Monday, November 17, 2008

Brackley, Northamptonshire

Marking time

I have a fondness for the old town halls of the 17th and 18th centuries. They form visual climaxes to so many high streets and market places and they combine civic pride and usefulness in a way that seems just right. The typical layout is an open, arched ground floor where you can have a market, a big upper room for meetings, and a cupola on top, often with a clock.

The clock is important. Back when the Town Hall at Brackley was built (by the Duke of Bridgewater, in 1706) not many people had watches or clocks of their own. So they relied on the church clock or a town hall timepiece like this one to tell the hours. The church wasn’t always visible from the main street, so to give a town a clock, right in the centre where everyone gathered to meet, buy, sell, and gossip, was a real gift to a town.

Such a gift needed to be visible and town hall builders started adding these cupolas, perfect little bits of carpenter’s Classicism, to show them off. The cupola at Brackley is one of my favourites. Everything about this ornate little structure – the fancy weathervane, the neat dome on its eight Classical arches, the cube containing the clock with its white corner brackets – shows that the builders took special care and gave the job the time it deserved.


Peter Ashley said...

Can anybody confirm or deny, the reason that all clocks with Roman numerals have 'IIII' for 'four' instead of 'IV' was due to the fact that George III said that this was so in an argument with his clockmaker and ordered a Royal Decree?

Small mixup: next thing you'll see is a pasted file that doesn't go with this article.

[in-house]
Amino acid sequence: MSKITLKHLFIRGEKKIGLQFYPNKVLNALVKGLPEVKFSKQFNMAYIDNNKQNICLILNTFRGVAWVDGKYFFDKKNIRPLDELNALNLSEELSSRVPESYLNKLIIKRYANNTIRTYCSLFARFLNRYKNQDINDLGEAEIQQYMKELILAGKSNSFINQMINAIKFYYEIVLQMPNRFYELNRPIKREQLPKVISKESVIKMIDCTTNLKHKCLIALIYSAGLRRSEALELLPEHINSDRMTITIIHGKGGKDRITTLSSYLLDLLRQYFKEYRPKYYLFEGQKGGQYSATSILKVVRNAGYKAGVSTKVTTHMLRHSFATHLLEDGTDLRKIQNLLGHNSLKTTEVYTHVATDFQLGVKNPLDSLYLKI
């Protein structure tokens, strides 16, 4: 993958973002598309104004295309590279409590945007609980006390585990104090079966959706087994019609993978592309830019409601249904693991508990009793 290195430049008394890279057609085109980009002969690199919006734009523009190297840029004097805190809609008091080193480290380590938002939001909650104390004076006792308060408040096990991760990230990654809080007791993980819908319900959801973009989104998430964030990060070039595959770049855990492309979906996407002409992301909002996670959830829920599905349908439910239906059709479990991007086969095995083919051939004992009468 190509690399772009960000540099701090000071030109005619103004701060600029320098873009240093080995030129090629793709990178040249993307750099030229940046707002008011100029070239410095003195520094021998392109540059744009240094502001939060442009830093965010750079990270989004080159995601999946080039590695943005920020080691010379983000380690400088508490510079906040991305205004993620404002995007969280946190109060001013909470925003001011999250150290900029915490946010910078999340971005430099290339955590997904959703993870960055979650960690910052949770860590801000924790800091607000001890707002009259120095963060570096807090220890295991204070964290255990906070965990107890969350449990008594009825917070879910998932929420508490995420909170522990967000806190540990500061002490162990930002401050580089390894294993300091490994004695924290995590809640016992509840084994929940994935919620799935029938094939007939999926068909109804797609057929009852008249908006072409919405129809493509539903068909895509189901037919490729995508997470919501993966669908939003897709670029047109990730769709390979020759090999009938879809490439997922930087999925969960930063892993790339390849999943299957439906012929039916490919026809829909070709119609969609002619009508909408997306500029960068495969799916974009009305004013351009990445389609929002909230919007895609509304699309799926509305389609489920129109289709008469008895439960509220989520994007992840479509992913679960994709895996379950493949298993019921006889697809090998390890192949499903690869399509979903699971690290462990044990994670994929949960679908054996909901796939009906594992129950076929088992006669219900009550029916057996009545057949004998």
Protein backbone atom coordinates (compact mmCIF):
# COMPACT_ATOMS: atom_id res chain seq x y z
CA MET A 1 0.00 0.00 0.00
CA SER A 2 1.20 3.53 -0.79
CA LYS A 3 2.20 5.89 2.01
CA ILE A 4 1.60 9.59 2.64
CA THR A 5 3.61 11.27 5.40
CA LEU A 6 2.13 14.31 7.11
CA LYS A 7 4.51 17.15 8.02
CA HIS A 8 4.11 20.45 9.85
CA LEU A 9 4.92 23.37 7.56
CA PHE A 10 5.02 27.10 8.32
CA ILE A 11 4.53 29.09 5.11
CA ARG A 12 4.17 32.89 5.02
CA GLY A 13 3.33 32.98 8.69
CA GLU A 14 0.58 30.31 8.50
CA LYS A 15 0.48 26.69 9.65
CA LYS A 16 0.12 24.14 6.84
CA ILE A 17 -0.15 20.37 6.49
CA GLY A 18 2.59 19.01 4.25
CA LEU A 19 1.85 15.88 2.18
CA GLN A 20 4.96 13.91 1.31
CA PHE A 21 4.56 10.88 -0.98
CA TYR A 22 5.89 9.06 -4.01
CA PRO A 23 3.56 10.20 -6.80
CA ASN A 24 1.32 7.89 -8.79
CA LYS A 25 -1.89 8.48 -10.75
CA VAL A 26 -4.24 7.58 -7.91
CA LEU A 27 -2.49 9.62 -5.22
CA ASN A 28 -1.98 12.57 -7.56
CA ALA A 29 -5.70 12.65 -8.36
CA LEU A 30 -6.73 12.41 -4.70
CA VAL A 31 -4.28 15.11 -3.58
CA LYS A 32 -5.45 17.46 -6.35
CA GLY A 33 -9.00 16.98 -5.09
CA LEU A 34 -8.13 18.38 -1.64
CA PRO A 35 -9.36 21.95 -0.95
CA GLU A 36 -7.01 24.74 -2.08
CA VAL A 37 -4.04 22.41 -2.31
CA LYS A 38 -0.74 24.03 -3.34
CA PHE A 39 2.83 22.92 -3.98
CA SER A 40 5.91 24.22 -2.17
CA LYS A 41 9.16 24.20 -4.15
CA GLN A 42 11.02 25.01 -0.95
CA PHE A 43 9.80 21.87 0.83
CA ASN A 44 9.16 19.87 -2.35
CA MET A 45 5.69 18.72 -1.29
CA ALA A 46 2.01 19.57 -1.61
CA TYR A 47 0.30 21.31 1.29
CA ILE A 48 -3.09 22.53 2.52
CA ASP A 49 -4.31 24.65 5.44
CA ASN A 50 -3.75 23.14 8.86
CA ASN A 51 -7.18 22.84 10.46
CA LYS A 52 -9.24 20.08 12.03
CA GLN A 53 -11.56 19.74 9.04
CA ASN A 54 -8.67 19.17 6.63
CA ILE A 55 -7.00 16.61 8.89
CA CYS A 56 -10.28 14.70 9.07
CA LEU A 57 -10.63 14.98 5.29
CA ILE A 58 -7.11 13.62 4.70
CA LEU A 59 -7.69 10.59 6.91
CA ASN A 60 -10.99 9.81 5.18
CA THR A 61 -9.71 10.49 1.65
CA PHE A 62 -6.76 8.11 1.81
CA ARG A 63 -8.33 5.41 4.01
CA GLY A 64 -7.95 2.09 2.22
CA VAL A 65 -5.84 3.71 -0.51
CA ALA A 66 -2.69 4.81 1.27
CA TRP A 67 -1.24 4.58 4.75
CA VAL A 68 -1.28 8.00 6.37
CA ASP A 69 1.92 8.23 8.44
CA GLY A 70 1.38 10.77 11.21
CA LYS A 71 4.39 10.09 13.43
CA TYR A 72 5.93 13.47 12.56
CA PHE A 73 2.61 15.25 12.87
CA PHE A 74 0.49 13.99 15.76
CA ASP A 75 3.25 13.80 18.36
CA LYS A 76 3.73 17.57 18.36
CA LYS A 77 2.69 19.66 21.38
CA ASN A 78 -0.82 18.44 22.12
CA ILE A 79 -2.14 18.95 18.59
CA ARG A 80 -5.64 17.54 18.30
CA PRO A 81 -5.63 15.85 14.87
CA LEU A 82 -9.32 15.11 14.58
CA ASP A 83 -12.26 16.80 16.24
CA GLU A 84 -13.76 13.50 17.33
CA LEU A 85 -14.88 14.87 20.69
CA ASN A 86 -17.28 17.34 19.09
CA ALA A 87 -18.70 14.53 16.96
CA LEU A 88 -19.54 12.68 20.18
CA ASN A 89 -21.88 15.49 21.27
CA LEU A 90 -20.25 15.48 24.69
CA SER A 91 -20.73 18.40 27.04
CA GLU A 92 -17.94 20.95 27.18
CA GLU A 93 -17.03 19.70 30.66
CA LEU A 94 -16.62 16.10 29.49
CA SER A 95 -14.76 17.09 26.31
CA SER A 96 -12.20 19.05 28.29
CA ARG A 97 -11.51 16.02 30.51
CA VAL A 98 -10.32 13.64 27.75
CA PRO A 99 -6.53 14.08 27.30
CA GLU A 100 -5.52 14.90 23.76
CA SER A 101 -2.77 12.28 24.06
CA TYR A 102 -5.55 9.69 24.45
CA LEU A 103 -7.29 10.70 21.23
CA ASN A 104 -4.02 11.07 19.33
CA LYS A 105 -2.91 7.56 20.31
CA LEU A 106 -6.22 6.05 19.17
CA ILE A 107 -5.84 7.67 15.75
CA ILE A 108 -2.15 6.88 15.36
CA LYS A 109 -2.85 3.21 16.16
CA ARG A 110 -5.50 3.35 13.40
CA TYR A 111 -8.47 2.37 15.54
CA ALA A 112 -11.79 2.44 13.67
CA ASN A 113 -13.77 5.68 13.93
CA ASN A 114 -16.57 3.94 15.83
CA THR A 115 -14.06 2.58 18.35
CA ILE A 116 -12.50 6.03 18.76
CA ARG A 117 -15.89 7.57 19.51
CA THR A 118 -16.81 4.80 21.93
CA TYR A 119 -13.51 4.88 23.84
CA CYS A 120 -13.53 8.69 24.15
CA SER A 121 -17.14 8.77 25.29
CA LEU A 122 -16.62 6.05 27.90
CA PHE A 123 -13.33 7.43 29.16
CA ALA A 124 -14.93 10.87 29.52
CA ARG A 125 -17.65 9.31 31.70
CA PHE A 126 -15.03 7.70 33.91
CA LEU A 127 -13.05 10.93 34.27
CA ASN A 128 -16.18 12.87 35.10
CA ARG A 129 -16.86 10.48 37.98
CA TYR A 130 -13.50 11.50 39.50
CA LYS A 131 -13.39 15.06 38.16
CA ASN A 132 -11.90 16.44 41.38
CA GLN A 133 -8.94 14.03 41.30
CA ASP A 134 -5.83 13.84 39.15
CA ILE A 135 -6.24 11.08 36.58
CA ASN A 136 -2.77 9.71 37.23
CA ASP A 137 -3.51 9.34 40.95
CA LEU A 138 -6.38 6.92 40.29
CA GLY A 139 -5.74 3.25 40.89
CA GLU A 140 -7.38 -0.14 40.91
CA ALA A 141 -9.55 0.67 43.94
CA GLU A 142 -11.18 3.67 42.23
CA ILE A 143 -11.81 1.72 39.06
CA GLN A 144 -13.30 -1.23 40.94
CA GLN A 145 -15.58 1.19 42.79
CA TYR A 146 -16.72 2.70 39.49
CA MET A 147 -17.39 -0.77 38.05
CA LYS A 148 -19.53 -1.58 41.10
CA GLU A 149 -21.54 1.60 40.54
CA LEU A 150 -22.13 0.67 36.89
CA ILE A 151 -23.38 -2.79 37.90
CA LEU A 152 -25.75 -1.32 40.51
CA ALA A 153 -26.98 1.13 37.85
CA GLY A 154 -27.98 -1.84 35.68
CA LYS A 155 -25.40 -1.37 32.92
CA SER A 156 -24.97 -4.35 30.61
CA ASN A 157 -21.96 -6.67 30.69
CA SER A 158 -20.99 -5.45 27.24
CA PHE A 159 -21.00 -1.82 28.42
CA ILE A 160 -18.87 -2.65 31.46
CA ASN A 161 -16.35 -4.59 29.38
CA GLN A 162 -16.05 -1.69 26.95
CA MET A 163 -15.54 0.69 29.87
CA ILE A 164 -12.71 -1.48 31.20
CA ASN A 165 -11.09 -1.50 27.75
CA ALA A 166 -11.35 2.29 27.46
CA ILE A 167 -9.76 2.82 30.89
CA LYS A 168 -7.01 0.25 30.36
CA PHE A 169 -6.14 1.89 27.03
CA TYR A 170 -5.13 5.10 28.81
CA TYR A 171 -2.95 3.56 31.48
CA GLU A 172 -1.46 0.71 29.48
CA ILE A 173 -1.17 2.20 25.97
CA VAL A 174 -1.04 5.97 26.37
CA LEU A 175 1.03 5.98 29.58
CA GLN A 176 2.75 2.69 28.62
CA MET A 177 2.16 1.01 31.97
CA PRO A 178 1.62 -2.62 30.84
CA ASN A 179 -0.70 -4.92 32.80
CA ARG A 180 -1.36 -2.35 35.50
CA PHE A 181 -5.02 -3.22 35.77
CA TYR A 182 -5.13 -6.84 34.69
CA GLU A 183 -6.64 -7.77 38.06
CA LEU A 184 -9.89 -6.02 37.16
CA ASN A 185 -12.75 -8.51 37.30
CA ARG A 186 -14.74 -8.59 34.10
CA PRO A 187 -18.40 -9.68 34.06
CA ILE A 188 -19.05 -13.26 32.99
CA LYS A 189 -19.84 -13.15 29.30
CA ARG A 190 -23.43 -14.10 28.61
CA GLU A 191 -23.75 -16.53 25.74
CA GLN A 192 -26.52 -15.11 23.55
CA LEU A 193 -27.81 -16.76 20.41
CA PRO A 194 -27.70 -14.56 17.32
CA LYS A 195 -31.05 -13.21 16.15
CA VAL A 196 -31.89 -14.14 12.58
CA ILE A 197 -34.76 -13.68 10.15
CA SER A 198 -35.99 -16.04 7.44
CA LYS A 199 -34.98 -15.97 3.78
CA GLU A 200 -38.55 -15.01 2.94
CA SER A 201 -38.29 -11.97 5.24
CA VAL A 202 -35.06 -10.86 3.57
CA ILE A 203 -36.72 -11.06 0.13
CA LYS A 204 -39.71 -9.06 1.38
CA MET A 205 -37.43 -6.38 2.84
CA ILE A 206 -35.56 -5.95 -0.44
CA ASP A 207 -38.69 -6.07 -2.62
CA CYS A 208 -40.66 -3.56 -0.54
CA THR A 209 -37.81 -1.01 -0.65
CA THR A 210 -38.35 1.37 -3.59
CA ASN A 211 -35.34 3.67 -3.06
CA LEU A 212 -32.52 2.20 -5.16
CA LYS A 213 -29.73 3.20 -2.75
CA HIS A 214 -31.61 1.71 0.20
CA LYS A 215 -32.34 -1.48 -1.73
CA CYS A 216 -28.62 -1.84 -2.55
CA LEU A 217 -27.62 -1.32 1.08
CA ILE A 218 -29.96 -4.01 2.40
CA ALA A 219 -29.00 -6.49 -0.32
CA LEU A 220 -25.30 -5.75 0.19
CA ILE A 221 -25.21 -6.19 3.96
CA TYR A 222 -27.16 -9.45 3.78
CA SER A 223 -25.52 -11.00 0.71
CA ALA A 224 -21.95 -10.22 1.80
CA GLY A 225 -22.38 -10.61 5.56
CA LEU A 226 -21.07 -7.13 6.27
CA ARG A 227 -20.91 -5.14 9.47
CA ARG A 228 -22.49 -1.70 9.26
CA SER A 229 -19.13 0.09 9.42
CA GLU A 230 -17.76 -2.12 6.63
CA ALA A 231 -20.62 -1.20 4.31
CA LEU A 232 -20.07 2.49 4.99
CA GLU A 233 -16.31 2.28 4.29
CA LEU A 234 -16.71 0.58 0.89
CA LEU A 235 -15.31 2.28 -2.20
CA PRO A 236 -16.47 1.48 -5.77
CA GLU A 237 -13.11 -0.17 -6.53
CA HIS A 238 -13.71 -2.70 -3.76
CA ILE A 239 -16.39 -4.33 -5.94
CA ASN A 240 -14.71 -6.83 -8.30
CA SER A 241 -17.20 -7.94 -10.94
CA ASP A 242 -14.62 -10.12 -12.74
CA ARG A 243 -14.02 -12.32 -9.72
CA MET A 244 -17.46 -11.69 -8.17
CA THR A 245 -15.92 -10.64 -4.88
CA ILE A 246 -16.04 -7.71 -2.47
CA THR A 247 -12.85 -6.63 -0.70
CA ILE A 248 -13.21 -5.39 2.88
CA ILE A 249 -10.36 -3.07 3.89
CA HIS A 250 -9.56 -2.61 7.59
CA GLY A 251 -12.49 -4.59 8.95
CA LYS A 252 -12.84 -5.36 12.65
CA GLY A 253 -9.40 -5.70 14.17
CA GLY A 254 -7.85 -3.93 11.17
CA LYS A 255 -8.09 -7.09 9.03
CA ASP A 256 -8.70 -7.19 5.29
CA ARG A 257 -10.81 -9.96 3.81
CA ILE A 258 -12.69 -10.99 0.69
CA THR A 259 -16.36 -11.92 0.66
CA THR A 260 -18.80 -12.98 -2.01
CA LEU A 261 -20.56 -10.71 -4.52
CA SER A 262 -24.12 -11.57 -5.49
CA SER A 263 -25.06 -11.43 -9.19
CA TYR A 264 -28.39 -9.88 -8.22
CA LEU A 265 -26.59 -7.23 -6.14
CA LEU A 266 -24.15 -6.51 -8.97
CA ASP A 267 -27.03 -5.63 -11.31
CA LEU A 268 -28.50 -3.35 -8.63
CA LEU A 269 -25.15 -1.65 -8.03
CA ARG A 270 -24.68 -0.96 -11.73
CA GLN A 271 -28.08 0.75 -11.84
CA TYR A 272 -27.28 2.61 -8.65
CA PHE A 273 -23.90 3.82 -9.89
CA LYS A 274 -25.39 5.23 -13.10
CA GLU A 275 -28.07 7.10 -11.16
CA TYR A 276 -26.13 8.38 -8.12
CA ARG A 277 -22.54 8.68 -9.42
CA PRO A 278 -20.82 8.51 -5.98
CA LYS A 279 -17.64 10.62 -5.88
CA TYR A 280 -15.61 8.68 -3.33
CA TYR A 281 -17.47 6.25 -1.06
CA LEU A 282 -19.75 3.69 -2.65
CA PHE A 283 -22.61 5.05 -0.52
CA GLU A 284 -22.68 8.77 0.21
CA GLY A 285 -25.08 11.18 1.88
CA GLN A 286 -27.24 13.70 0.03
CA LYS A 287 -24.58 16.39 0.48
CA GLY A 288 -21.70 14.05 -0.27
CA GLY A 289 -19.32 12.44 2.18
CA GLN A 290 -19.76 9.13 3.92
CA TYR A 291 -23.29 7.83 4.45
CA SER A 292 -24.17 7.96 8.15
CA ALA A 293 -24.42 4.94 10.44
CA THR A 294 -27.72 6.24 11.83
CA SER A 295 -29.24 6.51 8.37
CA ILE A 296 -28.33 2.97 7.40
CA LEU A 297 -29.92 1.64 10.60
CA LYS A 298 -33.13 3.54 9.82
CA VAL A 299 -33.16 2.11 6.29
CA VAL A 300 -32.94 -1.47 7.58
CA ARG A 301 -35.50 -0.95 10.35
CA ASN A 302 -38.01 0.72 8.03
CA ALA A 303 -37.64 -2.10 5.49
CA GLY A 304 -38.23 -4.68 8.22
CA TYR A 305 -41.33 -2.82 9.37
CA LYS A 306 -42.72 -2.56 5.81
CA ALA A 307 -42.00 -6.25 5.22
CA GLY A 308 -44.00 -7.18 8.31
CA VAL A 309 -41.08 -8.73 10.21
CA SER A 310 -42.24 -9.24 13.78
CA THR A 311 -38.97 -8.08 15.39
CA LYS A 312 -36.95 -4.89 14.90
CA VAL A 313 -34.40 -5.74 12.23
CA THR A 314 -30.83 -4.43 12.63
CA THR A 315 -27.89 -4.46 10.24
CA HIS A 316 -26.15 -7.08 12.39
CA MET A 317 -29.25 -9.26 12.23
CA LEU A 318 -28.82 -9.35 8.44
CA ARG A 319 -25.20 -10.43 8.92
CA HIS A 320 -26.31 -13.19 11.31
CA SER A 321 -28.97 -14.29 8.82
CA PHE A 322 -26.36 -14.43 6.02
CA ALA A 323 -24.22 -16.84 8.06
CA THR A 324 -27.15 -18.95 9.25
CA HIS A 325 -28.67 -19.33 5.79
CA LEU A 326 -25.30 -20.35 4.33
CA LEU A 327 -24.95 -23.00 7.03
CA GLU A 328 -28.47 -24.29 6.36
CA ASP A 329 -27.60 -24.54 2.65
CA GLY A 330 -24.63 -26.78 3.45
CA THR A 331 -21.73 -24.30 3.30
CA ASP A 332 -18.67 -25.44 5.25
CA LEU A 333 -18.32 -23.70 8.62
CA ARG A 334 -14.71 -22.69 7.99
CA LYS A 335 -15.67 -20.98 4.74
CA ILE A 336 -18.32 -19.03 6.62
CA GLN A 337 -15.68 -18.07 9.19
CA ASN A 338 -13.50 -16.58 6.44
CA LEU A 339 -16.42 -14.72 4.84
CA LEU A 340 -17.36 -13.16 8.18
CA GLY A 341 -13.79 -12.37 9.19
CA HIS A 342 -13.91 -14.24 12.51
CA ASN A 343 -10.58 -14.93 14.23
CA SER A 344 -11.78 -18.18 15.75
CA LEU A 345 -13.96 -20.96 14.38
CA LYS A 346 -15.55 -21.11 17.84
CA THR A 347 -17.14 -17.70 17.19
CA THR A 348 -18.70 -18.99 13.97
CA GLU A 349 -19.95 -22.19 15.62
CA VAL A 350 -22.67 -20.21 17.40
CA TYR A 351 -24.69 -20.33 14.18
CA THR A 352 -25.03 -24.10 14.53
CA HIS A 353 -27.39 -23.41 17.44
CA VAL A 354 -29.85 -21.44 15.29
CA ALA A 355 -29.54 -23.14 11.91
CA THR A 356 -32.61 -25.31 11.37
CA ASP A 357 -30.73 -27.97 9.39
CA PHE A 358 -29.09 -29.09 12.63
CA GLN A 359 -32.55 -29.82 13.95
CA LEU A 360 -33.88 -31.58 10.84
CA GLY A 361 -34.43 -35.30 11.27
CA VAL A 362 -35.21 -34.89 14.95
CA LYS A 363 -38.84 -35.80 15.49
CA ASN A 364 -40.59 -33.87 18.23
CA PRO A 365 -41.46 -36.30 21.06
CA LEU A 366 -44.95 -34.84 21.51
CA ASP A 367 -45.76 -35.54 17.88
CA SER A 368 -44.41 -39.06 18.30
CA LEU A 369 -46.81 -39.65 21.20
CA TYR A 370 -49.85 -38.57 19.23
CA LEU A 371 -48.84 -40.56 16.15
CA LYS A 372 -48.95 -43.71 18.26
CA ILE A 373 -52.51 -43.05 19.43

CarolineLD said...

That is lovely - and what a great weather vane too. It's a shame that many of these public clocks aren't kept running to the right time today.

Philip Wilkinson said...

Peter: The story about 'IIII' and 'IV' is also told about Louis XIV of France. The use of 'IIII' may also have something to do with the fact that 'VI' is upside down on the clock face; if you had 'IV' as well it would be too, and the two would be easy to confuse, so they used 'IIII'. This might have been true at the beginning but would it remain so when people got used to read clocks by the position of the hands alone? – I mean, you don't really look at the numeral when you read a clock do you? And those clocks and watches with just little marks instead of numbers are just as easy to read once you've learned to tell the time.

By the way, Roman numeral notation has never been completely hard and fast. My college sports pavilion had a date stone saying 'MCMIX' for 1909 (though I always insisted that this actually meant that it was built by a Scottish civil engineer called McMix, but anyway...). A year later the Admiralty Arch has 'MDCCCCX' for 1910.

Philip Wilkinson said...

Caroline: Yes, the weather vane is great. It may be that some of the metalwork has been renewed (the clock face looks as if it has a date on in it the 1880s, but of course I didn't notice that when I was there so didn't check: doh!). But it's no less gorgeous for that.

Vincent said...

The cupola and weathervane are reminiscent of that on top of High Wycombe's Guildhall, which I use as the emblem for my own blog, A Wayfarer's Notes.

It was Google Reader which recommended me to visit yours, "by comparing your interests with the feeds of users similar to you."